No Highway in the Sky
|No Highway in the Sky|
|Directed by||Henry Koster|
|Produced by||Louis D. Lighton|
|Written by||Alec Coppel
R. C. Sherriff
|Music by||Malcolm Arnold|
|Edited by||Manuel del Campo|
|Distributed by||20th Century Fox|
|Release date(s)|| 28 June 1951
21 September 1951
|Running time||98 min.|
|Box office||$1,150,000 (US rentals)|
No Highway in the Sky is a 1951 British disaster film (aka: No Highway) directed by Henry Koster and starring James Stewart and Marlene Dietrich. The film is based on the novel No Highway by Nevil Shute, and was one of the first films that involved a potential aircraft crash.
Although the film follows Shute's original novel closely, the film notably omits references to the supernatural that had been contained in the original novel, including the use of automatic writing to resolve a key element in the original novel's story.
The film follows Theodore Honey (James Stewart), a highly eccentric "boffin" with the Royal Aircraft Establishment. A widower with a precocious young daughter, Elspeth (Janette Scott), Honey is sent from Farnborough to investigate the crash of a "Reindeer" airliner in Labrador, which he theorizes occurred because of a structural failure in the tail caused by sudden metal fatigue. To test his theory in his laboratory, an airframe is continuously shaken in eight-hour daily cycles.
It isn't until Honey is aboard a Reindeer that he realizes he himself is flying on one such aircraft and that it may be close to the number of hours his theory projects for the fatal failure. Despite the fact that his theory is not yet proven, Honey decides to warn the passengers and crew, including actress Monica Teasdale (Marlene Dietrich). After the Reindeer lands at Gander Airport an inspection clears it to continue on. He takes drastic action to stop the flight by raising the undercarriage while the aircraft is still on the ground, lowering the aircraft to its belly and damaging it. Shocked by the act, some people demand that he be declared insane to discredit his theory.
Teasdale and flight attendant Marjorie Corder (Glynis Johns) both take a liking for Honey and Elspeth, who is lonely and isolated from her schoolmates. Teasdale speaks on his behalf to his superiors, while Corder, seeing that he is decent but disorganized, decides to marry him.
During a hearing in which his sanity is questioned, Honey resigns but continues trying to prove that his mathematics are sound. In the laboratory, the time he predicted for failure passes without failure. The Reindeer he disabled is repaired, but after landing from a test flight the tail falls off. Shortly afterward, the same thing happens to the test frame in the lab, and Honey discovers that he failed to include temperature as a factor in his calculations.
- James Stewart as Theodore Honey
- Marlene Dietrich as Monica Teasdale
- Glynis Johns as Marjorie Corder
- Jack Hawkins as Dennis Scott
- Janette Scott as Elspeth Honey
- Elizabeth Allan as Shirley Scott
- Ronald Squire as Sir John, Director
- Jill Clifford as Peggy, Stewardess
- Niall MacGinnis as Captain Samuelson, Pilot (uncredited)
- Kenneth More as Dobson, Co-Pilot (uncredited)
- Dora Bryan as Rosie, Barmaid (uncredited)
- Felix Aylmer as Sir Philip (uncredited)
- Maurice Denham as Major Pearl (Tour guide) (uncredited)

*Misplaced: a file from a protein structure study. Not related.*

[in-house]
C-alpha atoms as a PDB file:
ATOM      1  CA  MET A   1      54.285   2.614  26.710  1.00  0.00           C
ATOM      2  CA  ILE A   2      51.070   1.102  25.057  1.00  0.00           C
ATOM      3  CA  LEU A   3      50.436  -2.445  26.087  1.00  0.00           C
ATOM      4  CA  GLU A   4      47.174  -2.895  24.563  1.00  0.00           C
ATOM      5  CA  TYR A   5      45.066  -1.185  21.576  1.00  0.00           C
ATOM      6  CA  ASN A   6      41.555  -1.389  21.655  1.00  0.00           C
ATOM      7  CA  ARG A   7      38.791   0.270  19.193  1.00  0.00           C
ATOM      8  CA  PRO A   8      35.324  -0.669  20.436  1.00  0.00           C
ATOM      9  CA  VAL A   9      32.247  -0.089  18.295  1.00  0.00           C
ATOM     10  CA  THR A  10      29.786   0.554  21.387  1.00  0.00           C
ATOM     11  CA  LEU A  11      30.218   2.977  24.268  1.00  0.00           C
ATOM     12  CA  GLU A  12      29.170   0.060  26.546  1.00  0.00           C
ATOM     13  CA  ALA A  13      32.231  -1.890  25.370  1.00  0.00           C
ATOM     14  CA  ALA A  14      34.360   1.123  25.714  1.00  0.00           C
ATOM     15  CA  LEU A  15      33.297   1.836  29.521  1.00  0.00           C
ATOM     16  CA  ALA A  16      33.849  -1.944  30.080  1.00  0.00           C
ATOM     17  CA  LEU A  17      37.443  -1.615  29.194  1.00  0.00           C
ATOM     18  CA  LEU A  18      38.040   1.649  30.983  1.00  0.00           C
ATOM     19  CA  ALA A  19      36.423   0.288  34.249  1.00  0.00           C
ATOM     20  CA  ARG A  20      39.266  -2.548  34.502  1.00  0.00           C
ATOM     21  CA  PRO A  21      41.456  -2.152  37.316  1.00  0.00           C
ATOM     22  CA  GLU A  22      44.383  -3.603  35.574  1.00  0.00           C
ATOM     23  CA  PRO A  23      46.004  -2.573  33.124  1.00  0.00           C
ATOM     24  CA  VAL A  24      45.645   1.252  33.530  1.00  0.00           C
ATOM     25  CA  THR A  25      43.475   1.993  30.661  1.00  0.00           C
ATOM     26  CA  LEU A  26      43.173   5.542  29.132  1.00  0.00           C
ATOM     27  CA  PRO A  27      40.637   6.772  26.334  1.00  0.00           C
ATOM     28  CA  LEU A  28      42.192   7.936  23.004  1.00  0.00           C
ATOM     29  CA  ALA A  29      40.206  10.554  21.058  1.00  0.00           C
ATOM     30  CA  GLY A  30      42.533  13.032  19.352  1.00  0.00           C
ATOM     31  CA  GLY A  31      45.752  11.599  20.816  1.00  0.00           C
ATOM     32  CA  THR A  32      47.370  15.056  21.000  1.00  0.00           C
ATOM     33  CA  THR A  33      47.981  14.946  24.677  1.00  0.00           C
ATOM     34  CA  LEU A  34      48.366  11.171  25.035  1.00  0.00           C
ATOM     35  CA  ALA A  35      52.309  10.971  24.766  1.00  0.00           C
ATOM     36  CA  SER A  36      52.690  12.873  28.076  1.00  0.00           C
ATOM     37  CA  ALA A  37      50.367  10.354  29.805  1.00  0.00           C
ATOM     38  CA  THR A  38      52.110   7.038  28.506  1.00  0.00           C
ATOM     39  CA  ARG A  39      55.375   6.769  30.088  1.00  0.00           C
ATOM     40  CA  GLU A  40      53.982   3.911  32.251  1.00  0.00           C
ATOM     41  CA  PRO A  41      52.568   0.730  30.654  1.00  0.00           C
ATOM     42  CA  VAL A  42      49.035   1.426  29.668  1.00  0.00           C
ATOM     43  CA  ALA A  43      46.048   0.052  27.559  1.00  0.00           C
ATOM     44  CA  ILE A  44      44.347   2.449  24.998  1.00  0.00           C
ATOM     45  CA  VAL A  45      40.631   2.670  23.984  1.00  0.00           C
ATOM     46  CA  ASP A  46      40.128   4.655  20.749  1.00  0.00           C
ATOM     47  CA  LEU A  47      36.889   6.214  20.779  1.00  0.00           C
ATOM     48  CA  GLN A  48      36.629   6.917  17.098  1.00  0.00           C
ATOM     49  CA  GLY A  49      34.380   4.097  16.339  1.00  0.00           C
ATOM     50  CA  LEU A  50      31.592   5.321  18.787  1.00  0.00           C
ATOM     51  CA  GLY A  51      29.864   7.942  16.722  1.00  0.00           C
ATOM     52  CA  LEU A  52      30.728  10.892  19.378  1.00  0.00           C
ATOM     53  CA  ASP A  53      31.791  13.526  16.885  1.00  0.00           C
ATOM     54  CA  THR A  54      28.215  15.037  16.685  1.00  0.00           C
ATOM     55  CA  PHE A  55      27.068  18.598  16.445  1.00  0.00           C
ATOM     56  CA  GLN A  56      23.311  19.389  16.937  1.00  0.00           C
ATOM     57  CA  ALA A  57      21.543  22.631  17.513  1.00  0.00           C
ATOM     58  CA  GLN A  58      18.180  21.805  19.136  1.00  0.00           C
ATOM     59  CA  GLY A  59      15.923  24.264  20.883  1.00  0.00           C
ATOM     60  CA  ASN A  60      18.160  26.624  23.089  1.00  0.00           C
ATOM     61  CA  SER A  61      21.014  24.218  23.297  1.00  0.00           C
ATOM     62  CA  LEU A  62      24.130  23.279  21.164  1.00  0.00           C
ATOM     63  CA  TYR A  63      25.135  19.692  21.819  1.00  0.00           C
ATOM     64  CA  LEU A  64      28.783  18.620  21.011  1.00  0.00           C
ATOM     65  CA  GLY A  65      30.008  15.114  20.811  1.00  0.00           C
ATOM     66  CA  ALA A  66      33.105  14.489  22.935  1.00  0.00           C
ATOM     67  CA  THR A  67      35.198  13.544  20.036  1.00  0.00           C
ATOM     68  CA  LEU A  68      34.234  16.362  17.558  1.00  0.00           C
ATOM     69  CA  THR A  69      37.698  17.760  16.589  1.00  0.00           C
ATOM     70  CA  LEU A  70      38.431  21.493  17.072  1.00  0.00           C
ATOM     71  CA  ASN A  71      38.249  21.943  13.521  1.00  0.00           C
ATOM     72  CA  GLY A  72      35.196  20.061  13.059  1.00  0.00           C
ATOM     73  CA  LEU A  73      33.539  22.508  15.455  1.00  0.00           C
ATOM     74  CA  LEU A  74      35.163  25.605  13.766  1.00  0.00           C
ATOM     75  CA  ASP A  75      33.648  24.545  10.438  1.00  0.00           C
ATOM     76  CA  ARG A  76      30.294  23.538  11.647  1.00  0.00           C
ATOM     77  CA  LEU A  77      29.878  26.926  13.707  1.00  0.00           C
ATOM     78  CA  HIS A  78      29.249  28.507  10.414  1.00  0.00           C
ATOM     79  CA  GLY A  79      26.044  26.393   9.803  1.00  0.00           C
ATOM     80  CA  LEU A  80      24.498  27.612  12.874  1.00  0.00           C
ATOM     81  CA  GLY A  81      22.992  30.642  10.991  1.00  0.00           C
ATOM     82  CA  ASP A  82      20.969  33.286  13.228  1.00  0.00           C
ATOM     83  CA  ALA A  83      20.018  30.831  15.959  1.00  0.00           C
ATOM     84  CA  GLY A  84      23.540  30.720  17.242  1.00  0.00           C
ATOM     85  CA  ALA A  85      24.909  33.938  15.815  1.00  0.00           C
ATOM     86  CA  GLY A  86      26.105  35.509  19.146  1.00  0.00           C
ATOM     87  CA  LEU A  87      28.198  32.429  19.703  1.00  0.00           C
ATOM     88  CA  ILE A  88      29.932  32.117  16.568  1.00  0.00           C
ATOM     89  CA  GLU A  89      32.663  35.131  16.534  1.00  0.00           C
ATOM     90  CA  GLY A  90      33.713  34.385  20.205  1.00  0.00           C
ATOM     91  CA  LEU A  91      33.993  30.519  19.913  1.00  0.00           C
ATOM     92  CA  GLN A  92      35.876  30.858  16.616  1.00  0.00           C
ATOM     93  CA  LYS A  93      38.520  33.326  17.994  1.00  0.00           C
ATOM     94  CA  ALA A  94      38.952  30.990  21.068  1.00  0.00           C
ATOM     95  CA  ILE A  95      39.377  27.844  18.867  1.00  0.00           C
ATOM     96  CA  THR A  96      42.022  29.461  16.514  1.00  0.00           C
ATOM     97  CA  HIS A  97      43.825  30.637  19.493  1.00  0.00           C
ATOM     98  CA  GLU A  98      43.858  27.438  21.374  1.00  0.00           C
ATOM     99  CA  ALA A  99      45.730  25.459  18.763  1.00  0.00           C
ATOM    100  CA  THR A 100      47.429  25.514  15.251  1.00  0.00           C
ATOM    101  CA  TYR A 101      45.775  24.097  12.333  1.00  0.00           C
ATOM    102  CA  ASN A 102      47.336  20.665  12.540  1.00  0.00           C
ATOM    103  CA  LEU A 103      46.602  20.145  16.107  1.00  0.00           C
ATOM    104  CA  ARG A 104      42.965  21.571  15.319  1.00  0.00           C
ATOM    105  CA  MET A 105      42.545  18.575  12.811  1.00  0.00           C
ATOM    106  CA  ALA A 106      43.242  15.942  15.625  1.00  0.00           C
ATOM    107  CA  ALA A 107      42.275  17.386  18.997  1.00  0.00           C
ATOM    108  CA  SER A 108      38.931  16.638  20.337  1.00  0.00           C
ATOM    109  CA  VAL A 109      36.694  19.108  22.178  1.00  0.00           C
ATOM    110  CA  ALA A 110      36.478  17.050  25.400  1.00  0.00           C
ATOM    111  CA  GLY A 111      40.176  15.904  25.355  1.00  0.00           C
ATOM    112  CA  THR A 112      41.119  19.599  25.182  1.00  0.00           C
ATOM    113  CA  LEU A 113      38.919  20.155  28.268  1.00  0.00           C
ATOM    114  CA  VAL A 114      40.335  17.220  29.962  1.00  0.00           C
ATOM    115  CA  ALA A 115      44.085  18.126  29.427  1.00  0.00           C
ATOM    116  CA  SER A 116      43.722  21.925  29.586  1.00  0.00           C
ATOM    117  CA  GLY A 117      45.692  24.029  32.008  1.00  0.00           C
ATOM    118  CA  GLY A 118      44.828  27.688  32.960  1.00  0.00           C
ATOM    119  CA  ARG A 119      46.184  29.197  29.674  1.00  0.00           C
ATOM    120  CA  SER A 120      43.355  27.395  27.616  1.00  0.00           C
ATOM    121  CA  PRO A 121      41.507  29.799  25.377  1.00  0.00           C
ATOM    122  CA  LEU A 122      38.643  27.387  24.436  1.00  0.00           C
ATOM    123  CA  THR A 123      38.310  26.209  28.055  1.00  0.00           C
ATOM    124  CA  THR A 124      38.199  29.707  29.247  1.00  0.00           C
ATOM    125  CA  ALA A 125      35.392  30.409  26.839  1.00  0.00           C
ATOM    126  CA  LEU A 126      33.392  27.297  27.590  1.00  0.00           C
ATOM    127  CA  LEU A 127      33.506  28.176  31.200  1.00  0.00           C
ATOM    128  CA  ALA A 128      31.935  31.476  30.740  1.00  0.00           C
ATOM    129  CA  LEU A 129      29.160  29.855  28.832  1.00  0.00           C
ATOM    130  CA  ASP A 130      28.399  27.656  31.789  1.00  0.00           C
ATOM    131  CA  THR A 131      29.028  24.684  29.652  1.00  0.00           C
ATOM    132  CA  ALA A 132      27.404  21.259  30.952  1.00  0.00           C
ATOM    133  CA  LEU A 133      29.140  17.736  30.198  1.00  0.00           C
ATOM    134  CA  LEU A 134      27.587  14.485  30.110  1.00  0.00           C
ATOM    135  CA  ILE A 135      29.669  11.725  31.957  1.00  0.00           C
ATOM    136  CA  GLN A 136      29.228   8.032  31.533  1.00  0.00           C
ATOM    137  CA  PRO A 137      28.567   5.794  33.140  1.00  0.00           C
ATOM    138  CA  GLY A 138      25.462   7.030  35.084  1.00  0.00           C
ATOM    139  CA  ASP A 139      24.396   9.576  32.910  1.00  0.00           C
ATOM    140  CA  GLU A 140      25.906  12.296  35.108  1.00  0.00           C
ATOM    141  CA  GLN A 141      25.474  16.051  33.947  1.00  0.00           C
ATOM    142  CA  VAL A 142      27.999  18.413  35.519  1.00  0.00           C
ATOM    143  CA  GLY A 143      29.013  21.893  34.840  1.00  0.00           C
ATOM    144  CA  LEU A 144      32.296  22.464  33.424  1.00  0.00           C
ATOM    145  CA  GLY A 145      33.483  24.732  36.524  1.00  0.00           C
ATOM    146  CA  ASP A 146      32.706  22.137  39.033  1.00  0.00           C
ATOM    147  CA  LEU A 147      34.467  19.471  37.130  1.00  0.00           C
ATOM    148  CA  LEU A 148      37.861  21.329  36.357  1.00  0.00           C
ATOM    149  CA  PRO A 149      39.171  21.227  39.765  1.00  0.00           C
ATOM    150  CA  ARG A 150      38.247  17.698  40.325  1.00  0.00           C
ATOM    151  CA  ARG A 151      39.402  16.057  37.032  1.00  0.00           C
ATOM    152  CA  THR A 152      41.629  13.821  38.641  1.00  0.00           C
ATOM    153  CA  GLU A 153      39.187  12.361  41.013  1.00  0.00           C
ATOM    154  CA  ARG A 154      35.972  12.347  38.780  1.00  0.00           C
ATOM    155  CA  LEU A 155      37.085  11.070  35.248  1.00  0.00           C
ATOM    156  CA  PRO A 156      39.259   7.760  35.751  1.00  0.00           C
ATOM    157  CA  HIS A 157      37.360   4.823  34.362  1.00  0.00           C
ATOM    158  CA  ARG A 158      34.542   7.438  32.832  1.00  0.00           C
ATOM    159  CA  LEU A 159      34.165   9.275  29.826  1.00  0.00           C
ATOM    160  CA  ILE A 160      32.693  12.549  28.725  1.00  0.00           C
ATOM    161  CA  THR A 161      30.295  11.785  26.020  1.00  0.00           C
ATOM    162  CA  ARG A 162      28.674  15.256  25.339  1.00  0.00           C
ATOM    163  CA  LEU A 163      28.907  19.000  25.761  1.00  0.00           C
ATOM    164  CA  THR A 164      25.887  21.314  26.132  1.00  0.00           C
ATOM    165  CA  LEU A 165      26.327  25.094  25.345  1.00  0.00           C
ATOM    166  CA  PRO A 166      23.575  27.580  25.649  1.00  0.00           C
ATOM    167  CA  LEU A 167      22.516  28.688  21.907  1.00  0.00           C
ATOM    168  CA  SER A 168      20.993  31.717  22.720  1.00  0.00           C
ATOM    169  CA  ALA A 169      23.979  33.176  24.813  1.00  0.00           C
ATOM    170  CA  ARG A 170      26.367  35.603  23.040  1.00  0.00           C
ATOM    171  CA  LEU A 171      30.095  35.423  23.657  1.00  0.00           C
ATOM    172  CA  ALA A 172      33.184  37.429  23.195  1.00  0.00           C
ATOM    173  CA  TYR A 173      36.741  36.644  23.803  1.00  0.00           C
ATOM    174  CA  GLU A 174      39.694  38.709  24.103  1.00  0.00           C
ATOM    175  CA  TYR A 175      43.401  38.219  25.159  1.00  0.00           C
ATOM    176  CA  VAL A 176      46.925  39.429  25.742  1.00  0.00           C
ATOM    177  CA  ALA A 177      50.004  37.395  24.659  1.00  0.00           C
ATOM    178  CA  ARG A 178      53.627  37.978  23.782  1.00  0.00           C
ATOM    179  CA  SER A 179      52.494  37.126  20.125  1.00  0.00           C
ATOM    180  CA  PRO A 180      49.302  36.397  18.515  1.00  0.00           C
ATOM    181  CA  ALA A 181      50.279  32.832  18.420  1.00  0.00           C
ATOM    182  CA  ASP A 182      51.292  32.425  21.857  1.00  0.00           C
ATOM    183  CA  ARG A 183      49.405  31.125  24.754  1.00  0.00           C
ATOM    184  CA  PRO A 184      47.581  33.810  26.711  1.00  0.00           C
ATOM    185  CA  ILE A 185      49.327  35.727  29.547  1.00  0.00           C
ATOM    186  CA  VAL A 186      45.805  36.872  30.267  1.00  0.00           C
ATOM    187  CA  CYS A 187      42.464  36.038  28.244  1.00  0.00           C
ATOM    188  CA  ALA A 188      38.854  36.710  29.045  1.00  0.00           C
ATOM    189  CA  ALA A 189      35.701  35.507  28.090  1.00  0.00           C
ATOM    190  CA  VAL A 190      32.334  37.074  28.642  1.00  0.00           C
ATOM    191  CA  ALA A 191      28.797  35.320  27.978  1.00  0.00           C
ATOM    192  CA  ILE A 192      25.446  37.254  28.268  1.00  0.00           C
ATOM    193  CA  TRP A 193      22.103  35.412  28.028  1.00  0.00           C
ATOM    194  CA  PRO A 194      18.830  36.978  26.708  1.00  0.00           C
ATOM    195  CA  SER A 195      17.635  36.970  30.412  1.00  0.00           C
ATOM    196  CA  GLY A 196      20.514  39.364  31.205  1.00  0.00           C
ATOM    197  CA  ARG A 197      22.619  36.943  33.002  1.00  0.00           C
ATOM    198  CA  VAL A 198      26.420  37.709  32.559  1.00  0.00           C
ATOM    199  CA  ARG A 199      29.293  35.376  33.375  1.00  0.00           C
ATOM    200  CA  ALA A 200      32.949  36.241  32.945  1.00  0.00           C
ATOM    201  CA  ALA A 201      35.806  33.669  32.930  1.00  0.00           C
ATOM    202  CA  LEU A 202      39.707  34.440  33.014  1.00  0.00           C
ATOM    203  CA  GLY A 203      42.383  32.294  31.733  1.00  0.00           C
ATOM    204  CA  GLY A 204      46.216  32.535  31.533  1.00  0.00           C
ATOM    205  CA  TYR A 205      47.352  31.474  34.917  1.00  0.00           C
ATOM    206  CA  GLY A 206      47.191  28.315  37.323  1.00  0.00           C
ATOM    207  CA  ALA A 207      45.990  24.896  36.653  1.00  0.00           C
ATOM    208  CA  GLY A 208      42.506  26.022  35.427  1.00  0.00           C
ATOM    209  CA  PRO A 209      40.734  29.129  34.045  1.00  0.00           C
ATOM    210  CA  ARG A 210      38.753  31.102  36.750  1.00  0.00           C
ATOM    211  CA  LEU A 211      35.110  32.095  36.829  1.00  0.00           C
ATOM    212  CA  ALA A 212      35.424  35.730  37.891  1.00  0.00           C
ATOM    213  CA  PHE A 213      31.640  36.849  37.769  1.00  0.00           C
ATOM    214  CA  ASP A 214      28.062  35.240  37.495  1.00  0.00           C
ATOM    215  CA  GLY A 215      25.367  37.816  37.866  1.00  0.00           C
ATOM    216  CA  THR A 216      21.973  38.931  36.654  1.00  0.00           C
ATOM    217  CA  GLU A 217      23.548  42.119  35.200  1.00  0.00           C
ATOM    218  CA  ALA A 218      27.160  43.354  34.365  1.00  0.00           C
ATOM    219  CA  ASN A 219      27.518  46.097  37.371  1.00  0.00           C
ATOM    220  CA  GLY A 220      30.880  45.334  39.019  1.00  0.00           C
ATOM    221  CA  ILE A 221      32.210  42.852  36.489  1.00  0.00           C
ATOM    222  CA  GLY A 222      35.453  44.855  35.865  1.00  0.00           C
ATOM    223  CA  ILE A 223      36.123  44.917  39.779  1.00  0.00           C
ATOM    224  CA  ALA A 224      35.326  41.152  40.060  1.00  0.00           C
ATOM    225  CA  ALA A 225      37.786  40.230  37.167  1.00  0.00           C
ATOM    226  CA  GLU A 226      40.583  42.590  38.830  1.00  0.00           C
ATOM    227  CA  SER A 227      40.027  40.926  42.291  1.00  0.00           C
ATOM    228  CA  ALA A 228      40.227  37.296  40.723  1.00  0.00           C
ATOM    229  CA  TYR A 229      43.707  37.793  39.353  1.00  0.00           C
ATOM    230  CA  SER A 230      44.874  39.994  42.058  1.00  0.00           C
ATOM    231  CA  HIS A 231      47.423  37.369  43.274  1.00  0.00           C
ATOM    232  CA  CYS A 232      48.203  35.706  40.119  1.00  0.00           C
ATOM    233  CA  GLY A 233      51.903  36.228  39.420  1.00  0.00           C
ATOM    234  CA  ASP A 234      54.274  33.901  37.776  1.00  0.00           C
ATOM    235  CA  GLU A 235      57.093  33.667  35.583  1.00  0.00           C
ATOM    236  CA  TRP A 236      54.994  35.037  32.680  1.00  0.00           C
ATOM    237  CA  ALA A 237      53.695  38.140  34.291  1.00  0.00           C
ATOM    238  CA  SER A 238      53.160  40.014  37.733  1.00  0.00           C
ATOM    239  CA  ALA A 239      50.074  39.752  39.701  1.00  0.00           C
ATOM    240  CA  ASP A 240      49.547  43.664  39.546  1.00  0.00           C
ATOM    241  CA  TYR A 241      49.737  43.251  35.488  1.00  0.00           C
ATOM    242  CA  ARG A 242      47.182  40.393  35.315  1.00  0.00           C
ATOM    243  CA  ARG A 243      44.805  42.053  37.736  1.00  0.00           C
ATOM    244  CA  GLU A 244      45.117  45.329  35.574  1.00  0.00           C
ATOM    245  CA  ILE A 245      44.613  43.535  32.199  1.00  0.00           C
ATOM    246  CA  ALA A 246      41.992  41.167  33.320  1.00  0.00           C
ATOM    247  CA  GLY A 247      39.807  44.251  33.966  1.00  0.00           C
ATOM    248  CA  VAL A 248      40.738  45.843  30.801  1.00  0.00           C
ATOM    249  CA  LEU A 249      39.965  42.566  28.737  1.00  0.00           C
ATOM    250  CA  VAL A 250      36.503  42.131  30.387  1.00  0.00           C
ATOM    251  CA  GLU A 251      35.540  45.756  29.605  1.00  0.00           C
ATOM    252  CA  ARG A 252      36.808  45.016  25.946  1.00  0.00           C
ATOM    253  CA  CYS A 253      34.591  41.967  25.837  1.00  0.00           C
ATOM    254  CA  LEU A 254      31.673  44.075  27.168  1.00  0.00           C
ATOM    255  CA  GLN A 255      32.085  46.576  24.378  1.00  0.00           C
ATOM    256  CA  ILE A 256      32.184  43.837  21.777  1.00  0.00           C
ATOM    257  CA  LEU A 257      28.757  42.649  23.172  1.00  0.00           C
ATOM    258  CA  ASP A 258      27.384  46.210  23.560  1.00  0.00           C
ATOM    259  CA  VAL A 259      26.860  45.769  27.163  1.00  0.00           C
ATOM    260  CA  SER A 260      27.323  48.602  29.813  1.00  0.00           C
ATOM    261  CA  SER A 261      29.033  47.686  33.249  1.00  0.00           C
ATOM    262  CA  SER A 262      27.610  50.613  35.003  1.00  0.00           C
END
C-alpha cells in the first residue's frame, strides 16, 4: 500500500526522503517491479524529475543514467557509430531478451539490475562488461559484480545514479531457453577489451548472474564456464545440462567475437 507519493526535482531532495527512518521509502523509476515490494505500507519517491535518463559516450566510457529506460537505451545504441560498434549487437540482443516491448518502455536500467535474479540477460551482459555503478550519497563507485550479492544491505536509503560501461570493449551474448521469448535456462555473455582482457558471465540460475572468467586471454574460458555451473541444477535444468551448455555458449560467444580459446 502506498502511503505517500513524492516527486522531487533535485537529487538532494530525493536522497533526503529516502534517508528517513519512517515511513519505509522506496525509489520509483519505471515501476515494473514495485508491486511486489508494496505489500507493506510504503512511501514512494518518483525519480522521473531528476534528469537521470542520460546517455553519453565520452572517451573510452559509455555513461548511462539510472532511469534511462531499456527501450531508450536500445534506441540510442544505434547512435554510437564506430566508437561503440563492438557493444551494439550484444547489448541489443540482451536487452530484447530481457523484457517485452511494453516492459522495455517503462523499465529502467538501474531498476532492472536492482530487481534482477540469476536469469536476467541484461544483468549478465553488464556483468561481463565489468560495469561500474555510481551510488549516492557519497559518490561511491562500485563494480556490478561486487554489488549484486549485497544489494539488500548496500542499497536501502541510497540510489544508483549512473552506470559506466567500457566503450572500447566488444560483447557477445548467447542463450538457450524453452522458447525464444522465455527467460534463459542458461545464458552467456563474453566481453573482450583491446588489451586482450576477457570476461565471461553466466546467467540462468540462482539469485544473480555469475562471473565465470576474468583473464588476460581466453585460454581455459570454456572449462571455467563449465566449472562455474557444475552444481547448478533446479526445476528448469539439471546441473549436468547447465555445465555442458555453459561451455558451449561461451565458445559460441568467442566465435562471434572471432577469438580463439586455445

- Wilfrid Hyde-White as Fisher, Inspector of Accidents (uncredited)
- John Lennox as Farnborough Director (uncredited)
- Bessie Love as Aircraft passenger (uncredited)
- Arthur Lucas as Farnborough Director (uncredited)
- Pete Murray as Peter, the Radio Operator (uncredited)
- Hugh Wakefield as Sir David Moon, Airline President (uncredited)
The working title was No Highway which was also the British release title. As noted in contemporary sources, the picture was filmed in 1950 at Denham Studios with location shooting at Blackbushe Airport, Hampshire, England, although a scene with a Gloster E.1/44 prototype was possibly staged at Boscombe Down.
The November 1950 Hollywood Reporter news items noted while the film was in production, Stewart underwent an emergency appendectomy in London.
Bosley Crowther of the New York Times voiced a favorable review, noting the film's "...sly construction of an unusual plot and wry suspense."
Life imitating the movies
Three years after the film and six years after Nevil Shute's original novel (No Highway) there were two fatal crashes of the world's first jet passenger airliner, the de Havilland Comet. Investigation found that metal fatigue was the most likely cause of both accidents, albeit in the fuselage and not the tail.
Adaptations in other media
Its theme, of a concerned airline passenger having unique knowledge of an imminent danger; taking drastic action to eliminate it; then being regarded as insane, is comparable to that of The Twilight Zone episode "Nightmare at 20,000 Feet". An additional similarity to the 1983 Twilight Zone movie is that the character of John Lithgow, like that of James Stewart, is portrayed as an engineering expert.
- Solomon 1989, p. 224.
- "The Top Box Office Hits of 1951." Variety, January 2, 1952.
- Crowther, Bosley. "No Highway in the Sky (1951), With James Stewart and Marlene District, Opens at Roxy." The New York Times, 22 September 1951. Retrieved: 3 January 2011.
- Jones, Ken D., Arthur F. McClure and Alfred E. Twomey. The Films of James Stewart. New York: Castle Books, 1970.
- Shute, Nevil. Slide Rule: Autobiography of an Engineer. London: William Heinemann Ltd., 1954. ISBN 1-84232-291-5.
- Solomon, Aubrey. Twentieth Century Fox: A Corporate and Financial History (The Scarecrow Filmmakers Series). Lanham, Maryland: Scarecrow Press, 1989. ISBN 978-0-8108-4244-1.
|Wikimedia Commons has media related to No Highway in the Sky.|
- No Highway in the Sky at the TCM Movie Database
- No Highway in the Sky at the Internet Movie Database
- No Highway in the Sky at AllMovie